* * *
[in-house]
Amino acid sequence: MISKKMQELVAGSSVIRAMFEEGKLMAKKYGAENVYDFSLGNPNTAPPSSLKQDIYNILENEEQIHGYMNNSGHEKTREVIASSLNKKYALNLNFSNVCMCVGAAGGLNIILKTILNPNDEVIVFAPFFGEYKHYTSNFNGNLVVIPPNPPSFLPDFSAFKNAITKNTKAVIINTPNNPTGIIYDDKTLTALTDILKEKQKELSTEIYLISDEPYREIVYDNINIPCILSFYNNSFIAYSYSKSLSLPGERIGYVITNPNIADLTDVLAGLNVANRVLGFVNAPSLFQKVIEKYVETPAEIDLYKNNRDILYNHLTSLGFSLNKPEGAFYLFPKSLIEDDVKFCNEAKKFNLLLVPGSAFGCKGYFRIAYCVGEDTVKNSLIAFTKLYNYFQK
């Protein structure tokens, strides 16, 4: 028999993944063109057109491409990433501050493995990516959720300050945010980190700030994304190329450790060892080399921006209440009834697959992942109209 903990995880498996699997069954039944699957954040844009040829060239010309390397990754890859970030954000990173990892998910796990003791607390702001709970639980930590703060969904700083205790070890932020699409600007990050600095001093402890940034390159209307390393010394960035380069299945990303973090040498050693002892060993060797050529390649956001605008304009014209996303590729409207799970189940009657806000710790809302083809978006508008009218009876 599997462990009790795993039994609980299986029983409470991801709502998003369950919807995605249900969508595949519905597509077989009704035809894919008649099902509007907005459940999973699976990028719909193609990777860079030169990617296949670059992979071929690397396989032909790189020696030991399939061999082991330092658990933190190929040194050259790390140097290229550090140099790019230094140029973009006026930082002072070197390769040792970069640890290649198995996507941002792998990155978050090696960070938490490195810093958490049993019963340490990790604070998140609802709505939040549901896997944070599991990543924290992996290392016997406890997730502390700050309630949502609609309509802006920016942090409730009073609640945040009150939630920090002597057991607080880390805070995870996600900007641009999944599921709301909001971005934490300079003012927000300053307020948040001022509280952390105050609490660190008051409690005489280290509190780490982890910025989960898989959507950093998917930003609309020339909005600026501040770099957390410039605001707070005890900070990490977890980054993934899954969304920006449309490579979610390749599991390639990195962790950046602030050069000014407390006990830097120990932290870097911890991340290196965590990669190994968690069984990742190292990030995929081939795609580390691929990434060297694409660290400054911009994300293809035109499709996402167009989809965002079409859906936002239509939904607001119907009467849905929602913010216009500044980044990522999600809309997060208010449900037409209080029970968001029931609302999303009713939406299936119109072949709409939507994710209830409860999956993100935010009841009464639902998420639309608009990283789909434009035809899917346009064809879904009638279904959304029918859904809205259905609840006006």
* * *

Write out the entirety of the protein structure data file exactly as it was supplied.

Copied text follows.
[in-house]
Amino acid sequence: MISKKMQELVAGSSVIRAMFEEGKLMAKKYGAENVYDFSLGNPNTAPPSSLKQDIYNILENEEQIHGYMNNSGHEKTREVIASSLNKKYALNLNFSNVCMCVGAAGGLNIILKTILNPNDEVIVFAPFFGEYKHYTSNFNGNLVVIPPNPPSFLPDFSAFKNAITKNTKAVIINTPNNPTGIIYDDKTLTALTDILKEKQKELSTEIYLISDEPYREIVYDNINIPCILSFYNNSFIAYSYSKSLSLPGERIGYVITNPNIADLTDVLAGLNVANRVLGFVNAPSLFQKVIEKYVETPAEIDLYKNNRDILYNHLTSLGFSLNKPEGAFYLFPKSLIEDDVKFCNEAKKFNLLLVPGSAFGCKGYFRIAYCVGEDTVKNSLIAFTKLYNYFQK
């Protein structure tokens, strides 16, 4: 028999993944063109057109491409990433501050493995990516959720300050945010980190700030994304190329450790060892080399921006209440009834697959992942109209 903990995880498996699997069954039944699957954040844009040829060239010309390397990754890859970030954000990173990892998910796990003791607390702001709970639980930590703060969904700083205790070890932020699409600007990050600095001093402890940034390159209307390393010394960035380069299945990303973090040498050693002892060993060797050529390649956001605008304009014209996303590729409207799970189940009657806000710790809302083809978006508008009218009876 599997462990009790795993039994609980299986029983409470991801709502998003369950919807995605249900969508595949519905597509077989009704035809894919008649099902509007907005459940999973699976990028719909193609990777860079030169990617296949670059992979071929690397396989032909790189020696030991399939061999082991330092658990933190190929040194050259790390140097290229550090140099790019230094140029973009006026930082002072070197390769040792970069640890290649198995996507941002792998990155978050090696960070938490490195810093958490049993019963340490990790604070998140609802709505939040549901896997944070599991990543924290992996290392016997406890997730502390700050309630949502609609309509802006920016942090409730009073609640945040009150939630920090002597057991607080880390805070995870996600900007641009999944599921709301909001971005934490300079003012927000300053307020948040001022509280952390105050609490660190008051409690005489280290509190780490982890910025989960898989959507950093998917930003609309020339909005600026501040770099957390410039605001707070005890900070990490977890980054993934899954969304920006449309490579979610390749599991390639990195962790950046602030050069000014407390006990830097120990932290870097911890991340290196965590990669190994968690069984990742190292990030995929081939795609580390691929990434060297694409660290400054911009994300293809035109499709996402167009989809965002079409859906936002239509939904607001119907009467849905929602913010216009500044980044990522999600809309997060208010449900037409209080029970968001029931609302999303009713939406299936119109072949709409939507994710209830409860999956993100935010009841009464639902998420639309608009990283789909434009035809899917346009064809879904009638279904959304029918859904809205259905609840006006």